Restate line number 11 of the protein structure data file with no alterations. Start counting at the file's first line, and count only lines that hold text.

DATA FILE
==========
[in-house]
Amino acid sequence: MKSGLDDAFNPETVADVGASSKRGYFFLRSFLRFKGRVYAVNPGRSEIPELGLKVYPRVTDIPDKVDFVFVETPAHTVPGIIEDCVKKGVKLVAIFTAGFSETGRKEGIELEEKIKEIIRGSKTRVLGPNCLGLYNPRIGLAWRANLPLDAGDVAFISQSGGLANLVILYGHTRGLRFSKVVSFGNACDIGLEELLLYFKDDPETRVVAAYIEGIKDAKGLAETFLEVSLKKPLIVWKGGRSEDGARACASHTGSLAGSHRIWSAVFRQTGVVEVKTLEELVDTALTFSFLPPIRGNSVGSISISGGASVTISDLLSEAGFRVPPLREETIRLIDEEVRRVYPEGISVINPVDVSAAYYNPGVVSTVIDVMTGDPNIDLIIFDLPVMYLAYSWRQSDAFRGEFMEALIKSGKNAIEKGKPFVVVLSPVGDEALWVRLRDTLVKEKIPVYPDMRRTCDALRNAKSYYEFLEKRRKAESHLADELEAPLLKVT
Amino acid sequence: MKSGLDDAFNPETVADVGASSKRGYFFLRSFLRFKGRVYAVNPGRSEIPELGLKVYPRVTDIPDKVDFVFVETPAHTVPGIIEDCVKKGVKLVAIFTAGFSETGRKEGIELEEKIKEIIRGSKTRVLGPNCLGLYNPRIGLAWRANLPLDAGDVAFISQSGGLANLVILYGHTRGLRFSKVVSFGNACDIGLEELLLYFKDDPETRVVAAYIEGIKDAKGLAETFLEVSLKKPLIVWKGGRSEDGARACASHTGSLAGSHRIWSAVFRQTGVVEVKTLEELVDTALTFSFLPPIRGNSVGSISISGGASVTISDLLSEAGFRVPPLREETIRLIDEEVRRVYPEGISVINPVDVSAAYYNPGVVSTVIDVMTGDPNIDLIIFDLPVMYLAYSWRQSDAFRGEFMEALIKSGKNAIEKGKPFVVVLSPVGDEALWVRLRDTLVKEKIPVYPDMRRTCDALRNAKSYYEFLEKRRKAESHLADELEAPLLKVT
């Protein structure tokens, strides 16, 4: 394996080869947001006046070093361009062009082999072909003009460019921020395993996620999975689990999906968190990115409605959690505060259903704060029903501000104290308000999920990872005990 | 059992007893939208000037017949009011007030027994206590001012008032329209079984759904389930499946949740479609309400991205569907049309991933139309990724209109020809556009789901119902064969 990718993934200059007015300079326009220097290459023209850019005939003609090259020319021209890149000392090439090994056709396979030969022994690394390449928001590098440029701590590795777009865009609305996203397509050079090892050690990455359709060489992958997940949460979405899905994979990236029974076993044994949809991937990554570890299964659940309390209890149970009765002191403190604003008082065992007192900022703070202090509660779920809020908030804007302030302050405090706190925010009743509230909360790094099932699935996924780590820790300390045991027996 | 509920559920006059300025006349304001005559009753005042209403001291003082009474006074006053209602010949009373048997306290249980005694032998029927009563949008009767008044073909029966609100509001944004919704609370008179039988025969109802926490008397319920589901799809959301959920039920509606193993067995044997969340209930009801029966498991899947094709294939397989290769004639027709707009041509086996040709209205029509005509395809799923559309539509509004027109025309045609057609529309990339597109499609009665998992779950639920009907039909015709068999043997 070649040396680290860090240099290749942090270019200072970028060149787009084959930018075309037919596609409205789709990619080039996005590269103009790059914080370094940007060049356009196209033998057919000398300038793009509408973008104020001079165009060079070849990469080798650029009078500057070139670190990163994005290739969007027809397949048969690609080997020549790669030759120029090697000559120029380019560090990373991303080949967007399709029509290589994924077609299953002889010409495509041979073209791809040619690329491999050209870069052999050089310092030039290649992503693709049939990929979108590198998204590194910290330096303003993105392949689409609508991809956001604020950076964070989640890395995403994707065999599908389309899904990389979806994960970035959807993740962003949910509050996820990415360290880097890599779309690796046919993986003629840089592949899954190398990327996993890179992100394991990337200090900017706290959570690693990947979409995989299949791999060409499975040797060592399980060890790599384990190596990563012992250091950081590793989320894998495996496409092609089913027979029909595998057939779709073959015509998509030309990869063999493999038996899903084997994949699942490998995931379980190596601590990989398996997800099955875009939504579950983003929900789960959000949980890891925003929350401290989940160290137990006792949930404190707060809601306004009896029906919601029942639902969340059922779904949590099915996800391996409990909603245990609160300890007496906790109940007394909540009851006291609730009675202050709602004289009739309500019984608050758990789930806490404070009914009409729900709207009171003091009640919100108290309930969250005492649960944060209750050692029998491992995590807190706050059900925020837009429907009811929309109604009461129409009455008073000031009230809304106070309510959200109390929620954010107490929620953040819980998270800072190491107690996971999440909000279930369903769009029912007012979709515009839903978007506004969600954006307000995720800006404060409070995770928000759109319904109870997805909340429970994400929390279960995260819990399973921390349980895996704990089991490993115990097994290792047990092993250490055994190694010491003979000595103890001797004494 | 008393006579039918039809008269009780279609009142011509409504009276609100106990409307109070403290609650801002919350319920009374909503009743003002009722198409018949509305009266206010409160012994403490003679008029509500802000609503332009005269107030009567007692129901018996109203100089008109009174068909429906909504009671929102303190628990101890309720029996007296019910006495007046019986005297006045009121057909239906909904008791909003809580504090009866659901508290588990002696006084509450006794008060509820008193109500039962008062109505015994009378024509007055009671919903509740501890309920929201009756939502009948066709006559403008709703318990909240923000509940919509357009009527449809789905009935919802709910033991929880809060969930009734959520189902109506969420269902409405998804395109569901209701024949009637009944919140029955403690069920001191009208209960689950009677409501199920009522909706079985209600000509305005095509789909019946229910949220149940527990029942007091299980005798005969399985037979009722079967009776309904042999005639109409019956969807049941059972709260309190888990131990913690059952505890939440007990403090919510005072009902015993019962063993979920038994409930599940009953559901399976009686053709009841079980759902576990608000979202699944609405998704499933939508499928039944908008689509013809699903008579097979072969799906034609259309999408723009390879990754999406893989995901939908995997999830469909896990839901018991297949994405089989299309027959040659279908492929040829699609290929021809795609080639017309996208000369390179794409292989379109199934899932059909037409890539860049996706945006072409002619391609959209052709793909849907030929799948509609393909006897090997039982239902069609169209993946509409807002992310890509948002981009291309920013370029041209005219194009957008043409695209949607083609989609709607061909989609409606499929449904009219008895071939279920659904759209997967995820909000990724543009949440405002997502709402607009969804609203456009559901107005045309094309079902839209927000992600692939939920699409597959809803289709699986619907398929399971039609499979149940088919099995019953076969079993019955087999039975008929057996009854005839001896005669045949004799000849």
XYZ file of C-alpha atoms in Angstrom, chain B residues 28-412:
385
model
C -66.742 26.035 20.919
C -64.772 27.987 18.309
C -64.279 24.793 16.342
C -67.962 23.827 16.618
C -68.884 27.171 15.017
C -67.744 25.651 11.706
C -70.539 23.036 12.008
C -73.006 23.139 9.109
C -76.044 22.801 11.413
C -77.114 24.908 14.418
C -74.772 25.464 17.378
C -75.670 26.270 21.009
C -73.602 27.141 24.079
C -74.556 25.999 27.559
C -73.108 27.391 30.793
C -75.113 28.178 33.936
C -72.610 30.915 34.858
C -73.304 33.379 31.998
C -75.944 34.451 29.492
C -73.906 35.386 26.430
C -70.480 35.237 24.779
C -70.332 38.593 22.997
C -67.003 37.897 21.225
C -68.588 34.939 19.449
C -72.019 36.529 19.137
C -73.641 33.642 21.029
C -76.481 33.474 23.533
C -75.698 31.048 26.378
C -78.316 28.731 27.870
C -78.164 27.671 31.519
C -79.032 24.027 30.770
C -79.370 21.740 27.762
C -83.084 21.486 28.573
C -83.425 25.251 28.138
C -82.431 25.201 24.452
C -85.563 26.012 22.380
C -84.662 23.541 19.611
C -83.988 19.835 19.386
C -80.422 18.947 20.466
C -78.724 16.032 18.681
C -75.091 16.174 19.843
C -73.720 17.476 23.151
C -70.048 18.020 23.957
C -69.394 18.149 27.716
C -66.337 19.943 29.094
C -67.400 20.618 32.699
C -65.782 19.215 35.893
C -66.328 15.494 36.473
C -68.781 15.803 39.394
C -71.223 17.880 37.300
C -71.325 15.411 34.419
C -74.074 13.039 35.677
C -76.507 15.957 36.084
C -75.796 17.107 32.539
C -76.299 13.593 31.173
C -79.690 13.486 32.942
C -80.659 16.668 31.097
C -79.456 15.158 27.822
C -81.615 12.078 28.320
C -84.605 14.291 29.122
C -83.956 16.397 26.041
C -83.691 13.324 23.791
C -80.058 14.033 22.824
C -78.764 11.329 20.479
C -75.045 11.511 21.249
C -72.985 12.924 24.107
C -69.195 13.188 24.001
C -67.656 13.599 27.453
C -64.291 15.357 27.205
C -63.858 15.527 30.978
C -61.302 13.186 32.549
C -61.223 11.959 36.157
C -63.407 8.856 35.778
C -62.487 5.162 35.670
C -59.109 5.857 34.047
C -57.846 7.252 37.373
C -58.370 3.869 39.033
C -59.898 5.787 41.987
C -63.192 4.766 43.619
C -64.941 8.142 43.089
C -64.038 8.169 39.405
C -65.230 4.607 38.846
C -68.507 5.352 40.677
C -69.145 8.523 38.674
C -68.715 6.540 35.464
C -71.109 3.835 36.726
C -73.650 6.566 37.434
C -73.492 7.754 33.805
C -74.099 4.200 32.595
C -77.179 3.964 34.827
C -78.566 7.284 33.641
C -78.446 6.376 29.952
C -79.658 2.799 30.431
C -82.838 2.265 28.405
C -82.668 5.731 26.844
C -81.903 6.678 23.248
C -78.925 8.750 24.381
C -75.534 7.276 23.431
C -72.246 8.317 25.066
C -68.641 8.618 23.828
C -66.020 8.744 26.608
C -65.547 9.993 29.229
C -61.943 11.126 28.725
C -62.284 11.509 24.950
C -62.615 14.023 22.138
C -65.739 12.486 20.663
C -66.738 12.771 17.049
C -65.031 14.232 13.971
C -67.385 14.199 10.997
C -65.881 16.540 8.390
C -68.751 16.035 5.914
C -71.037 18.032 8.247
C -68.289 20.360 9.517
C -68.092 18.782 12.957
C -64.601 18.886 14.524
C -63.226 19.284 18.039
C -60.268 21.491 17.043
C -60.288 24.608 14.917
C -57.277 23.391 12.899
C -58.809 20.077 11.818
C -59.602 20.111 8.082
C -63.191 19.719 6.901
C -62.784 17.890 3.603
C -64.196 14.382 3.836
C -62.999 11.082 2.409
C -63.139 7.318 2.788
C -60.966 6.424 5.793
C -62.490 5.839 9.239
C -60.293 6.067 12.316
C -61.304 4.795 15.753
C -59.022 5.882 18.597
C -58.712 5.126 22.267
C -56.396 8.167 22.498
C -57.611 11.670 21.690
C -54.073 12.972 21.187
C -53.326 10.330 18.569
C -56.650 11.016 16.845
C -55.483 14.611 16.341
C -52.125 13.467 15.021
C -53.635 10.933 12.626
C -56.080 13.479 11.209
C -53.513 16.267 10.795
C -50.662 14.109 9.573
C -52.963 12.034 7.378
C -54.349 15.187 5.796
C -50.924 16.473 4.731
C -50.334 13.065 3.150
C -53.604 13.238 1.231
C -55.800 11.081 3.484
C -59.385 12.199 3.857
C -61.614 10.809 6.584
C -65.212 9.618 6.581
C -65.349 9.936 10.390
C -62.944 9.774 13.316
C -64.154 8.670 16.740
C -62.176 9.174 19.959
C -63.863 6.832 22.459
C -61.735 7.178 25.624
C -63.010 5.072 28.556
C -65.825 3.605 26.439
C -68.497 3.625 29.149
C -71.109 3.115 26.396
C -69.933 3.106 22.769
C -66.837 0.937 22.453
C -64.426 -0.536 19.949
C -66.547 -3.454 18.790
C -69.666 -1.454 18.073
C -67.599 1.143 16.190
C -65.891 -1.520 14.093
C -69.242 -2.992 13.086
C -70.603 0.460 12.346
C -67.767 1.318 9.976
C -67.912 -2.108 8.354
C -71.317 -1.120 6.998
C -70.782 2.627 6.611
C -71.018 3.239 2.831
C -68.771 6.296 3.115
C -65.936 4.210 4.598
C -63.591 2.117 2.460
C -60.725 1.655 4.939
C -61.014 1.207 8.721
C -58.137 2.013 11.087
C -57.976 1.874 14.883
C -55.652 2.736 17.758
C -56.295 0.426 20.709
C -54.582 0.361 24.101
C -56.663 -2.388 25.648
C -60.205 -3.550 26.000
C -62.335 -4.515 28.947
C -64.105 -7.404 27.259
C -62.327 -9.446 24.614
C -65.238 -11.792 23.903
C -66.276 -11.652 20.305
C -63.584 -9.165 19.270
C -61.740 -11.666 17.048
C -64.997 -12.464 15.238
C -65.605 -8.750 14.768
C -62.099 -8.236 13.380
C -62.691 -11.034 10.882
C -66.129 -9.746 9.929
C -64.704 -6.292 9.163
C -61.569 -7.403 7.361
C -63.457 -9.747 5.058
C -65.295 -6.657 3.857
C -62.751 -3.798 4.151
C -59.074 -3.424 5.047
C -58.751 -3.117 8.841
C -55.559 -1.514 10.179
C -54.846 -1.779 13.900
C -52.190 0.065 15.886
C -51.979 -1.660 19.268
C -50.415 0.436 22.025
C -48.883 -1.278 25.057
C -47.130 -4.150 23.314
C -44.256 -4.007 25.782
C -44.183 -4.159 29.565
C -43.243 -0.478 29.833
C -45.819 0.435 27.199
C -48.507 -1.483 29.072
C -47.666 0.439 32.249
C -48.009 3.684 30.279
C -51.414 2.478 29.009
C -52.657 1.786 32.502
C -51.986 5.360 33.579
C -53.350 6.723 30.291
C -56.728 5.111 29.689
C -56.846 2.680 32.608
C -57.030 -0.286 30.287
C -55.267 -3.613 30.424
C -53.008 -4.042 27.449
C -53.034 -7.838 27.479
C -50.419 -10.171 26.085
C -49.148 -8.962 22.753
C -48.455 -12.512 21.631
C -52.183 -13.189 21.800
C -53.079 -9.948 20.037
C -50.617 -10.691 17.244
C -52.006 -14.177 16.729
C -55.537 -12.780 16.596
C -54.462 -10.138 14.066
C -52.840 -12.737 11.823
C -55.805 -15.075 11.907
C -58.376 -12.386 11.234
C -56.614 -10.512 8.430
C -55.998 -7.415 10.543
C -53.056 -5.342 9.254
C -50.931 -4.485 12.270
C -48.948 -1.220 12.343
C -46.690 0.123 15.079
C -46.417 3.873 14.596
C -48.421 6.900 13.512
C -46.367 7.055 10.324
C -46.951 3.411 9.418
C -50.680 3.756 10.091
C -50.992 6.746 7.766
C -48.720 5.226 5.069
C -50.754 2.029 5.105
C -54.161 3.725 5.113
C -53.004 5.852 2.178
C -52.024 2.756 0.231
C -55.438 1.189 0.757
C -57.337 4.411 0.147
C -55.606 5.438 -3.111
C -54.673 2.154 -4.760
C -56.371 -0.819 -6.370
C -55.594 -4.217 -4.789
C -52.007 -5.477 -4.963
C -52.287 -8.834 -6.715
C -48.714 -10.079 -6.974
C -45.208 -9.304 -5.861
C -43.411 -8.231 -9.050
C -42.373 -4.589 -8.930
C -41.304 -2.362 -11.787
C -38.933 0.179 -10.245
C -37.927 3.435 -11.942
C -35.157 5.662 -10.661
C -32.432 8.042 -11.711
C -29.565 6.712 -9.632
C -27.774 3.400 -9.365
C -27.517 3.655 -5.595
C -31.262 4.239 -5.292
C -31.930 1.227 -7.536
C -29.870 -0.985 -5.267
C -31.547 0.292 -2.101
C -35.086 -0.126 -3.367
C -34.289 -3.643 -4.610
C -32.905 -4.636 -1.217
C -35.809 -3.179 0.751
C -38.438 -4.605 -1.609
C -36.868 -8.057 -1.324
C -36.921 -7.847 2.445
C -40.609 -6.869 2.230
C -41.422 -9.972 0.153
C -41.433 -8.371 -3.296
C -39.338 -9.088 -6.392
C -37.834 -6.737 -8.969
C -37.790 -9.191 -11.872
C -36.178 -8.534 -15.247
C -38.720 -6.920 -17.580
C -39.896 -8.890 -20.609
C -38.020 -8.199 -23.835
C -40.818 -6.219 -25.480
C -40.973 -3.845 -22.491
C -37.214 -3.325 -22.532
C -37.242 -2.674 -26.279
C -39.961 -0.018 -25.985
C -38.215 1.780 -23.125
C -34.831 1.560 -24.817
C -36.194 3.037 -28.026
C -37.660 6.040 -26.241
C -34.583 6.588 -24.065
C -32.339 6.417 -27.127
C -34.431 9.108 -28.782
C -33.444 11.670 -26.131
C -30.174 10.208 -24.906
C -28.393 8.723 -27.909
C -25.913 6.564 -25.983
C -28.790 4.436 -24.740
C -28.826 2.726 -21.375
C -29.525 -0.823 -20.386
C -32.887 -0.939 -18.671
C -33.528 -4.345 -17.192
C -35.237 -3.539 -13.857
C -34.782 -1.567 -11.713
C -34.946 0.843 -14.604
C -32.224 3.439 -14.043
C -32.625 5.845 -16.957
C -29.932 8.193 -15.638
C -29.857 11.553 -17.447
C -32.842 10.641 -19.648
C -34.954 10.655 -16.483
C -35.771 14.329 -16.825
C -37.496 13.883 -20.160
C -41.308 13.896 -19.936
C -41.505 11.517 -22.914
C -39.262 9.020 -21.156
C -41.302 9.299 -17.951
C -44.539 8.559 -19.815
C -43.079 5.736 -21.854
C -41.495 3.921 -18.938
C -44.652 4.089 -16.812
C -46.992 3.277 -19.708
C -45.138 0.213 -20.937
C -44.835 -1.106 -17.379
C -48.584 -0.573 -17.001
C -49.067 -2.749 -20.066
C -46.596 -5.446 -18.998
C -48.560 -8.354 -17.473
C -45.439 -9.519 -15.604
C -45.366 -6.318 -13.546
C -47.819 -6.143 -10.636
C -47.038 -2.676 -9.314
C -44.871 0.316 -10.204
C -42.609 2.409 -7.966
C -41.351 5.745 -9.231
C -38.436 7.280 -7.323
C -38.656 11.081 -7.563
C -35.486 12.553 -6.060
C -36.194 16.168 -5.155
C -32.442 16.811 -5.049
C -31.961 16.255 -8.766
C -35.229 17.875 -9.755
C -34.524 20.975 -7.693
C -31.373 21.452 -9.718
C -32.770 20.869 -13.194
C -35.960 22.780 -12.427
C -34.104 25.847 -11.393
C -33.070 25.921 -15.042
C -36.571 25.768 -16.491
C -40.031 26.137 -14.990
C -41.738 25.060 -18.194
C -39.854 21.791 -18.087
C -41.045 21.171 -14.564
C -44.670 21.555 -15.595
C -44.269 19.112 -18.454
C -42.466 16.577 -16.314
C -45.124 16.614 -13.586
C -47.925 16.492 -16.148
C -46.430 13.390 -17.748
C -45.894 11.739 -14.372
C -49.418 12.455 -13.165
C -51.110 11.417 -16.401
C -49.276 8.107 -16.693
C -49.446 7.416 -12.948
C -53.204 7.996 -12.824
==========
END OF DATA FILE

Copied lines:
C -67.962 23.827 16.618